“If you want to keep a secret, you must also hide it from yourself." George Orwell, 1984
Sketch 1 (1,500 characters)
Working on this concept I was thinking about the idea of us and our digital activities being watched. Using hardware and online services we create data that is visible to service providers, organisations/businesses collaborating with our service providers, governments, and is vulnerable to hackers. Thinking how to visually represent the risks connected to being watched, I realised there is one more layer. We are doing the watching ourselves, while being constantly connected, broadcasting and curating our lives. The dick pics Edward Snowden tells us the government is able to peruse, are only there because people take them and send them to the cloud. The data Cambridge Analytica used to manipulate election and referedum results were voluntarily supplied by us. I started wondering how to visually represent willing participants (more or less aware), rather than passive surveillance objects. A camera lens is one of the observation tools, as well as a tool for personal marketing. I wondered, what would be the effect if I replaced people's eyes with cameras lenses. A slightly haunted feel surprised me. I was not sure if I found the image more funny or scary, but it was definitely making some kind of an impact. I could not ignore it.
In the next stage, I would like to re-examine superimposing of portraits, make the lens more instantly identifiable as lens, refine the look to add more emotional ambiguity (add warmth).
The image contains superimposed portraits. The person in the picture has camera lenses for eyes. The portraits are AI-generated and extracted from https://thispersondoesnotexist.com. The website claims the images are not of real people.
Sketch 2 (1,500 characters)
In the modern world where does the cyber(security) end and the real begin? The risk is not only in relation to our private or business spheres. What about the risk to democracy? What about the risk to authenticity, when real life becomes a simulation of the online experience. What about the risk to identity? These days identity is often no longer a product of the social class or the social role, or even of the way someone consumes products as it was in pre-digital age late capitalism - but of the way someone is present on-line.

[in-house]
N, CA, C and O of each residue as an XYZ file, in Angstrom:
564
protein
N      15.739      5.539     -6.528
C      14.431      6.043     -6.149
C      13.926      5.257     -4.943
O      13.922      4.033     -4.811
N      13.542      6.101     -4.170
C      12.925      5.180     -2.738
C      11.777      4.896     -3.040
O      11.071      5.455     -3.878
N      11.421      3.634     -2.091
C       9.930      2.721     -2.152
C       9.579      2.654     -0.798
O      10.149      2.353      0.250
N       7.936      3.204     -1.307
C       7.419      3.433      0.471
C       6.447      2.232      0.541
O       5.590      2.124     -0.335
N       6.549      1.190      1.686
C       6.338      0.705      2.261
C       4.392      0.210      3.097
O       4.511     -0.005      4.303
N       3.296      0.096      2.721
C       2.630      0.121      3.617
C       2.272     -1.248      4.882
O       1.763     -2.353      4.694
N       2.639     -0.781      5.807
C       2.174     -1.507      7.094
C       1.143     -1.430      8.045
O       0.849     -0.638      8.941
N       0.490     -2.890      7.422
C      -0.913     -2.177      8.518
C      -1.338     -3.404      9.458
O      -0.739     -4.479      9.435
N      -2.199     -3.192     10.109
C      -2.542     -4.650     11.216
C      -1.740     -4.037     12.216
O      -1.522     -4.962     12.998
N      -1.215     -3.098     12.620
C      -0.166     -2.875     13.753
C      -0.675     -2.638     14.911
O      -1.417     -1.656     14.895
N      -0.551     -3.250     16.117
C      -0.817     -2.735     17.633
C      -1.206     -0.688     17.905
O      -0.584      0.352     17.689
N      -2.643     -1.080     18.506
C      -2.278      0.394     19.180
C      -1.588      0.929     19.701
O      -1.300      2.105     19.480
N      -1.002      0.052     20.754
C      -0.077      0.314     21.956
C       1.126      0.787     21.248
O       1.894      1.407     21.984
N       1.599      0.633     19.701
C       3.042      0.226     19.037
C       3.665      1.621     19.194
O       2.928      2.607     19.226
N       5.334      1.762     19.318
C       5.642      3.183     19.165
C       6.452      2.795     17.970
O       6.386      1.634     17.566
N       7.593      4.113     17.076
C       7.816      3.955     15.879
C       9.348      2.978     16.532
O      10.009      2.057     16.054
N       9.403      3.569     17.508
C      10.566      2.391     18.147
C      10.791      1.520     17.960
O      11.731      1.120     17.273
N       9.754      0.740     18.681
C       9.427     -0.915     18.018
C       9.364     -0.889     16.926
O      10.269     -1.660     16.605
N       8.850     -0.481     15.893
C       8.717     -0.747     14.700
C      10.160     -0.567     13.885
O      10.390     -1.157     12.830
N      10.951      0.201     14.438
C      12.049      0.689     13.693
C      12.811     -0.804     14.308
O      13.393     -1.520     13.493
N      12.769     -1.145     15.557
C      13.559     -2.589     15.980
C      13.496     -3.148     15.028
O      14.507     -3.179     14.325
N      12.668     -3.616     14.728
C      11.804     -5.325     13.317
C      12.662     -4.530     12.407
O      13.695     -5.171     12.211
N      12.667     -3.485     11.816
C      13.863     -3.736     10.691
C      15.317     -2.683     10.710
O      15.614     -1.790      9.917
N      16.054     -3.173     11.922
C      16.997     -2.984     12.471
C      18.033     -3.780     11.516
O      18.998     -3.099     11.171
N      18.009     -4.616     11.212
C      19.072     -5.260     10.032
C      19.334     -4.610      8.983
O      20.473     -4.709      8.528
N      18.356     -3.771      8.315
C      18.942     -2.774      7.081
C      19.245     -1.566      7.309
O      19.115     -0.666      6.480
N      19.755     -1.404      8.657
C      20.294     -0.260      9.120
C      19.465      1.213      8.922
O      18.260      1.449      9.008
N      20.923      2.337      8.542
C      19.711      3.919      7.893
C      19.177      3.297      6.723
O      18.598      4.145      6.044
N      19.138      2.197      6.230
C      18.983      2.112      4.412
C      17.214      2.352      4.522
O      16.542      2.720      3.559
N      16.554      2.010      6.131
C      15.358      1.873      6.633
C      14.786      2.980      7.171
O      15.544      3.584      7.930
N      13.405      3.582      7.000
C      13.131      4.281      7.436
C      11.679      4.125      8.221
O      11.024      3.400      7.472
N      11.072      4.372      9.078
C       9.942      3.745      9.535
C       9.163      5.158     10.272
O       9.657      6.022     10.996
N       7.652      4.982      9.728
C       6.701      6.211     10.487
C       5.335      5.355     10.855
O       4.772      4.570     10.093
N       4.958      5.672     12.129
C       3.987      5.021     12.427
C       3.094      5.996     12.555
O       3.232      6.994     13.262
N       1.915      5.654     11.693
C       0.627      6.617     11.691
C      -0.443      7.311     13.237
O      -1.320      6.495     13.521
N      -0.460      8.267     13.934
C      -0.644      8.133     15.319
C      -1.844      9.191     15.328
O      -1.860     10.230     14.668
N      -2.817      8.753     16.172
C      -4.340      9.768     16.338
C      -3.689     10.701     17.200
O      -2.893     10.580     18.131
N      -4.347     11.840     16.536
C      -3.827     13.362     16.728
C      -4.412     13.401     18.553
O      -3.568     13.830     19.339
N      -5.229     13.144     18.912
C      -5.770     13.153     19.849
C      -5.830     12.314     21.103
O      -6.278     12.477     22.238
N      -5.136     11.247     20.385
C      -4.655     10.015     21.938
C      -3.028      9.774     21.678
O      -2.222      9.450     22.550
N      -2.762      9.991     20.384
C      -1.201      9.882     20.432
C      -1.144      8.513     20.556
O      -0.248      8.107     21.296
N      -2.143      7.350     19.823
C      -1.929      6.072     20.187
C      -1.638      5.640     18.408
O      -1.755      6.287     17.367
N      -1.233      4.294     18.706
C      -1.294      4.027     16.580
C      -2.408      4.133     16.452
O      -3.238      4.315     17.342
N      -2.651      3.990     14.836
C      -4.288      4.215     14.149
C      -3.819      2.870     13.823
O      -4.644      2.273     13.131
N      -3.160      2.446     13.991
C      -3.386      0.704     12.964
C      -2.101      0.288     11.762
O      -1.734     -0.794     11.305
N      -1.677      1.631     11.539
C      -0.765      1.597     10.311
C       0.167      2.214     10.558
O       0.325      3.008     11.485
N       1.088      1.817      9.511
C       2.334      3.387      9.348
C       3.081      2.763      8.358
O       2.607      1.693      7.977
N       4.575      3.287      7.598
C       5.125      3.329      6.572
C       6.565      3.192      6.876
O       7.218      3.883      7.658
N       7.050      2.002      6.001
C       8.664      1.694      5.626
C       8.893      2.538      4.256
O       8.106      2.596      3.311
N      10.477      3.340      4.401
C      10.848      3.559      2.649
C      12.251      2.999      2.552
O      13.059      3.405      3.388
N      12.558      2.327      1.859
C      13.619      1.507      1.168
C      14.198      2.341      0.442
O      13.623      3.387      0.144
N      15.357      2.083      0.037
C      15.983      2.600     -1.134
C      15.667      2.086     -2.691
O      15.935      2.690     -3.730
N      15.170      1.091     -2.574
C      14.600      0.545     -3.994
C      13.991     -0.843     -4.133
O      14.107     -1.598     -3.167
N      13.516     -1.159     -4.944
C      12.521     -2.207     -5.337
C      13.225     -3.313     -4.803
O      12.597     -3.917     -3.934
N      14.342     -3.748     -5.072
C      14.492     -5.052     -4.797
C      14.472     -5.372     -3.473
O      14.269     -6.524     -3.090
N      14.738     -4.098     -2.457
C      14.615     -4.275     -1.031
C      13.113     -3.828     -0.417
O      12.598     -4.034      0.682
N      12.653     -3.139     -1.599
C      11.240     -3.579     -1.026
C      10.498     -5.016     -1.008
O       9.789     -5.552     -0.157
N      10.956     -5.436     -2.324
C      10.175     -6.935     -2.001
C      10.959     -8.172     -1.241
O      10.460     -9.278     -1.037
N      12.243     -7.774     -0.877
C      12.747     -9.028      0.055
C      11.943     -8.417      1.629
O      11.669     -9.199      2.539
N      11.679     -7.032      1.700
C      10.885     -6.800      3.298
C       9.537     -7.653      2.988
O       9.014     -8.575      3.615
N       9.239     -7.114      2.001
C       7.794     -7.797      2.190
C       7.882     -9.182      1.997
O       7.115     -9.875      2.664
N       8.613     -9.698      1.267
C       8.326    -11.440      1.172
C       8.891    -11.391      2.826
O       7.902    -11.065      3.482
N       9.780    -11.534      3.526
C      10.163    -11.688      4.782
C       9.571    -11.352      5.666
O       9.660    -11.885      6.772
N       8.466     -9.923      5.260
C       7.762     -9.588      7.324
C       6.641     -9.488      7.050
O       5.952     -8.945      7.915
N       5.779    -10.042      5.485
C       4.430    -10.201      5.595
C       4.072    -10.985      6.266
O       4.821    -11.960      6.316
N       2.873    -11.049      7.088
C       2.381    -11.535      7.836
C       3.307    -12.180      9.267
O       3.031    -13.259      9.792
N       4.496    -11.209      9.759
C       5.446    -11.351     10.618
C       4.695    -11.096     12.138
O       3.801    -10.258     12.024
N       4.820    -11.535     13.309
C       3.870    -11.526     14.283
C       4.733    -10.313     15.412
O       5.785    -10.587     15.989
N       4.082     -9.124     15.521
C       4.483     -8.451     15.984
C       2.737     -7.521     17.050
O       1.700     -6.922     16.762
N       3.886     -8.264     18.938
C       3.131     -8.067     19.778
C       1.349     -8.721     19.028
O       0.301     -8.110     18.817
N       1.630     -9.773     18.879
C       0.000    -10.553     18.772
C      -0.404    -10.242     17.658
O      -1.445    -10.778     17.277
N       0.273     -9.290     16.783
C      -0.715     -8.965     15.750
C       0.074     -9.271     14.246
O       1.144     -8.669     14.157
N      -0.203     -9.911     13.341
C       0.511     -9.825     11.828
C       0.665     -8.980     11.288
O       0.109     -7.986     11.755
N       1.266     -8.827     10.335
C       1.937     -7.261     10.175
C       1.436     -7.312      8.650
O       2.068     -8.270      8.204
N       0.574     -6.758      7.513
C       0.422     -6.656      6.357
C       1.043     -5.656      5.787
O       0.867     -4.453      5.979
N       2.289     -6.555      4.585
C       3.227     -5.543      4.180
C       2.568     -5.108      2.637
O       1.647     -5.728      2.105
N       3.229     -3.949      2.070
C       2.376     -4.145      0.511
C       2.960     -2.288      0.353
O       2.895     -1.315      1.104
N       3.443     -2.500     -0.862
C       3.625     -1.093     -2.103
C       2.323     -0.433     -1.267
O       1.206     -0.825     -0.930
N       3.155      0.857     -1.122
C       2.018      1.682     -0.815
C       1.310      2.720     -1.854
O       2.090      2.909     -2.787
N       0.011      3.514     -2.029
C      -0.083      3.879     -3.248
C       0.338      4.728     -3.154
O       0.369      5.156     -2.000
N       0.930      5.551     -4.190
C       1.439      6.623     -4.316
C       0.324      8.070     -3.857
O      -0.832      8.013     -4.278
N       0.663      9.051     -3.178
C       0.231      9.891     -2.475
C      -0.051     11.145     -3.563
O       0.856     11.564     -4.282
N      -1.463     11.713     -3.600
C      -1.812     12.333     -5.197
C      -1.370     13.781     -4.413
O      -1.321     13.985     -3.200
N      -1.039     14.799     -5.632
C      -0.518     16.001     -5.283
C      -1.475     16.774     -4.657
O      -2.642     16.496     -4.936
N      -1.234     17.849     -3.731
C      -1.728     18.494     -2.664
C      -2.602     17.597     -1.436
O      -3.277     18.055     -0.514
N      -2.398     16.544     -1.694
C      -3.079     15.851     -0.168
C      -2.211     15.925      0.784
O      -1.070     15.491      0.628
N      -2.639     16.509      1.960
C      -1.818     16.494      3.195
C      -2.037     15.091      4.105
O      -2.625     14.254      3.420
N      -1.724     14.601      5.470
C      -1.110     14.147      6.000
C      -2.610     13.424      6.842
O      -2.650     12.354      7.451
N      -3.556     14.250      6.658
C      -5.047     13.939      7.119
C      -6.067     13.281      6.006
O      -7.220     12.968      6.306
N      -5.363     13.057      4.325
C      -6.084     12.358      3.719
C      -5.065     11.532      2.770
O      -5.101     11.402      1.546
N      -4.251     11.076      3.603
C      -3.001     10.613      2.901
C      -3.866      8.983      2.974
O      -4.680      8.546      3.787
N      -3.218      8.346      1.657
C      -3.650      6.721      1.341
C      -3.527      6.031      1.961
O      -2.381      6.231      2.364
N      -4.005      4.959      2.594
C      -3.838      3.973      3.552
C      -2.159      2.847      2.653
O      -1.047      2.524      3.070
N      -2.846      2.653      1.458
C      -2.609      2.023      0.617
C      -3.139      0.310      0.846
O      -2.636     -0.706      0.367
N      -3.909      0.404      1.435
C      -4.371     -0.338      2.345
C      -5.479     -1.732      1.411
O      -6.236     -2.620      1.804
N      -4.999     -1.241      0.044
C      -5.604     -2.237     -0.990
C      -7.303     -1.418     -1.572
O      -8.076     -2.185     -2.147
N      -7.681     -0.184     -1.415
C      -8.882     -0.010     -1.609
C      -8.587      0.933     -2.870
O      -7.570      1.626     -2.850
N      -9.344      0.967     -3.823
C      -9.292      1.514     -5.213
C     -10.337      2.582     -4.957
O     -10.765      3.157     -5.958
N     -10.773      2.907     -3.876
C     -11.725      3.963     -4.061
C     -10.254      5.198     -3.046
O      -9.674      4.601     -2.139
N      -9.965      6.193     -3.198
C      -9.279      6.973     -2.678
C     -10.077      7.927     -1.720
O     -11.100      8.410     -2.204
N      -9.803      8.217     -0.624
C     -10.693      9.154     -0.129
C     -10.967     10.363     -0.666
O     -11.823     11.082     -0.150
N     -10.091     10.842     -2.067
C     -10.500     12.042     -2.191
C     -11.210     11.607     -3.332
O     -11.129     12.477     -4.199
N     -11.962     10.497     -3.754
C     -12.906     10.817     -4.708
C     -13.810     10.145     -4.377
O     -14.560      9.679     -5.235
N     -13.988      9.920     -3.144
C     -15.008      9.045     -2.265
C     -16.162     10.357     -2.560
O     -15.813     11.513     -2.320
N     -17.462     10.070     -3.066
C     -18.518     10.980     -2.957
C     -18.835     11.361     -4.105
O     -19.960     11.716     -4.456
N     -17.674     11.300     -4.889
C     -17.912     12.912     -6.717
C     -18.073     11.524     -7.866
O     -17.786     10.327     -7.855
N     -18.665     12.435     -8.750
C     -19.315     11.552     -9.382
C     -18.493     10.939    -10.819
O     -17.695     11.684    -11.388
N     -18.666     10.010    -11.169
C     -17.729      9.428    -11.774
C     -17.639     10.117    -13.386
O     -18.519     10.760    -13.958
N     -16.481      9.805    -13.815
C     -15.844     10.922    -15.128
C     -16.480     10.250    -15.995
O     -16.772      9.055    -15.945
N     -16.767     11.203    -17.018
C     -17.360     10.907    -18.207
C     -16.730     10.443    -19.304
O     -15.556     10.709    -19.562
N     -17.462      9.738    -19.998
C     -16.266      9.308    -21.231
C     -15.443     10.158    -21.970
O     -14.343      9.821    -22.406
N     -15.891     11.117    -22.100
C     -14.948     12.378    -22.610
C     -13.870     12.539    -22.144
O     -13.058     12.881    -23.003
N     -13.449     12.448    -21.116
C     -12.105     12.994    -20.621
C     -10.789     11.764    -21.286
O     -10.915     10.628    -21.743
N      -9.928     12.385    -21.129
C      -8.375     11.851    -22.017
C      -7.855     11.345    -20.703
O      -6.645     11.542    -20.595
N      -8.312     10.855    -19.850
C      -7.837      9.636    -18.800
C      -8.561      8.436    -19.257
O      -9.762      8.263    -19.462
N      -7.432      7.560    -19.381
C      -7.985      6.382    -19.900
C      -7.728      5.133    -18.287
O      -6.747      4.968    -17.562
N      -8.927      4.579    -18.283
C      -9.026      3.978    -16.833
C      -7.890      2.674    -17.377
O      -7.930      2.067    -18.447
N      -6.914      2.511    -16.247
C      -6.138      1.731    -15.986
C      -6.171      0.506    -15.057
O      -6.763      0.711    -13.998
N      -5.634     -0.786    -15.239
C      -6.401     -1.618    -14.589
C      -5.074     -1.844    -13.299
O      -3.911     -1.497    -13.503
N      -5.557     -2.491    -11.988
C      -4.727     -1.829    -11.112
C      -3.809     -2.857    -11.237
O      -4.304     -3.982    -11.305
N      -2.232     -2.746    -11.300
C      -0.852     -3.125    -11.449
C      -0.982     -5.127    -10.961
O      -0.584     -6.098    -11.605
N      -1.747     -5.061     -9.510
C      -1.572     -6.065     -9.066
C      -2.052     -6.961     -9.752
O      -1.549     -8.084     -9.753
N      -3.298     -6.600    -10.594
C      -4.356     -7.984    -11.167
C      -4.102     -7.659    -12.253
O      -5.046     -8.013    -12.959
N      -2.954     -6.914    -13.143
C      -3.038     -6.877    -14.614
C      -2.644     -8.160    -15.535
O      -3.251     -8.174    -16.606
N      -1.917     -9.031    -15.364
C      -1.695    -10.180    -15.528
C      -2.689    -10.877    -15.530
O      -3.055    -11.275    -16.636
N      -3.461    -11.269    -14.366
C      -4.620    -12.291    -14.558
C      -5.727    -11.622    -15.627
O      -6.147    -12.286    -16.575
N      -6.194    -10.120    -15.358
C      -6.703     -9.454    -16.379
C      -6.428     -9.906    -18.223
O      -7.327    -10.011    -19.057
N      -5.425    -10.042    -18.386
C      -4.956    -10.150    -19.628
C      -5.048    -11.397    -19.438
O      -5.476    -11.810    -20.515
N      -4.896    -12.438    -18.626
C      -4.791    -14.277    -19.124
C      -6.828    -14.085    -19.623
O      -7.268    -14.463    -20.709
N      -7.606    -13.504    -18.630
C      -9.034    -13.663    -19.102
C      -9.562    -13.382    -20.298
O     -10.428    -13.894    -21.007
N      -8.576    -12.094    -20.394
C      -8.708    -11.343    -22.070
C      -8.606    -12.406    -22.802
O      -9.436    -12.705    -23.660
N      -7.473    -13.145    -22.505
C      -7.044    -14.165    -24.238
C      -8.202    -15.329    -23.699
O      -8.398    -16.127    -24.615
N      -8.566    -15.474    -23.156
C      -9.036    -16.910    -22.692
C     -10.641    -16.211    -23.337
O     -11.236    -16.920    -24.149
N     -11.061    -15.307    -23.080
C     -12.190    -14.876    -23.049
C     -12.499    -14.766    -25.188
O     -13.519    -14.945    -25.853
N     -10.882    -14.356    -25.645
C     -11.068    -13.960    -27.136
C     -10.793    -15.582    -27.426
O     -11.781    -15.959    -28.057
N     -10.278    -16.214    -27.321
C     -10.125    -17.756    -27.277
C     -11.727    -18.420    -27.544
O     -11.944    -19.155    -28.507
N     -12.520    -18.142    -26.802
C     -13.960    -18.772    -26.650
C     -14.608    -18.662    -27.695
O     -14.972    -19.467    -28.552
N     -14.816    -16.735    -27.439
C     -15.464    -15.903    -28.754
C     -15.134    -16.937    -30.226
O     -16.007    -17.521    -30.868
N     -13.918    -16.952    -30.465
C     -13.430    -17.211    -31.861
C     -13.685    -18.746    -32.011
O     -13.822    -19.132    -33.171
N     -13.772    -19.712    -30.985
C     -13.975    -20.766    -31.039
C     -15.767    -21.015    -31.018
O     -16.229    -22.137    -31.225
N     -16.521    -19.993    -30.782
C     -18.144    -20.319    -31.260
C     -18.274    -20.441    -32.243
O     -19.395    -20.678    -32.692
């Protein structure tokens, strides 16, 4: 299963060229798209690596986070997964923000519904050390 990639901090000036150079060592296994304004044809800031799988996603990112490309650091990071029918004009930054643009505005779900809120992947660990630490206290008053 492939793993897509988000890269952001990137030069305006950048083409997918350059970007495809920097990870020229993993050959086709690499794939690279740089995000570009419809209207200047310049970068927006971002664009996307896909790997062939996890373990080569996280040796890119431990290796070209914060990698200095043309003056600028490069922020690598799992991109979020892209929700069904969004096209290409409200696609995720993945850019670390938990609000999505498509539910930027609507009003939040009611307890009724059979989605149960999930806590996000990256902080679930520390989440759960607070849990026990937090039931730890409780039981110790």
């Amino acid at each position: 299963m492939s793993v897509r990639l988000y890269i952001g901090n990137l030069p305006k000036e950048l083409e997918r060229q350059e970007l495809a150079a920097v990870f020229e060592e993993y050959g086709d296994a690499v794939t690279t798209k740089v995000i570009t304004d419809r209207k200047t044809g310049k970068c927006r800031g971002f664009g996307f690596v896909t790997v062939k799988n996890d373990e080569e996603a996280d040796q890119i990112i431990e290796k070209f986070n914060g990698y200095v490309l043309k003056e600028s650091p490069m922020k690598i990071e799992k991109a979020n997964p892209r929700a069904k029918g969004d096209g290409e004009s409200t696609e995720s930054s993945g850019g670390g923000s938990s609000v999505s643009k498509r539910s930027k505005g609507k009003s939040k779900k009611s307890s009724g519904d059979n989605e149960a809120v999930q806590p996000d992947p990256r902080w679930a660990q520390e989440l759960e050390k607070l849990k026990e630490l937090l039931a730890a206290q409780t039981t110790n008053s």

There is also another layer of meaning that is connected to big data, AI, and the challenges they bring to the modern world. The images of people (also in Sketch 1) have been created by an AI, at a website that claims the 'people' in it are not real. But do we know how this opaque AI works? Can everything we read on the internet be trusted? What will "likeness" and "personhood" mean in the age of AI? How sure can you be, your picture was not used to create this image? What is the license for an AI-generated image? Only works created by human entities are supposed to be protected under intellectual property rights, but do all jurisdictions agree?
In the next stage, I would like to refine the visual, achieve the effect of a small group of people standing in one place next to one another, perhaps a crowd, rather than a series of portraits. I would also like to refine the appearance of lenses so that they are identified as such at first glance.
The image contains a number of portraits. Each person in the picture has camera lenses for eyes. The portraits are AI-generated and extracted from https://thispersondoesnotexist.com. The website claims the images are not of real people.
What have you learned through this sketching process? (1,000 characters)
There is a long way between imagination and representing the imagined through a visual medium. Longer than the Phase 1 of this contest. And that the creation has the potential to surprise the creator.
Tell us more about you. (1,000 characters)
I am an electronics engineer, although my interests do not stop at designing microchips. I do not have much experience in cybersecurity nor in visual arts. I like to think I am a conscious citizen with an interest in how the world works. I also like practical challenges. Sometimes I wonder about ways to make the world a better place, but then I remember I have things to do. My longest-running art project is of the culinary kind: perfecting the recipe for tiramisù.
Why are you participating in this Challenge? (750 characters)
Cybersecurity is a current and important topic, therefore I find this is an interesting project. I enjoy making something happen, and the process leading to a result. I also like how striving for something focuses my attention.
What is your experience with the field of cybersecurity?
I have never worked in cybersecurity before but am excited to learn more and get involved.
How did you hear about this OpenIDEO Challenge?
Location: State / District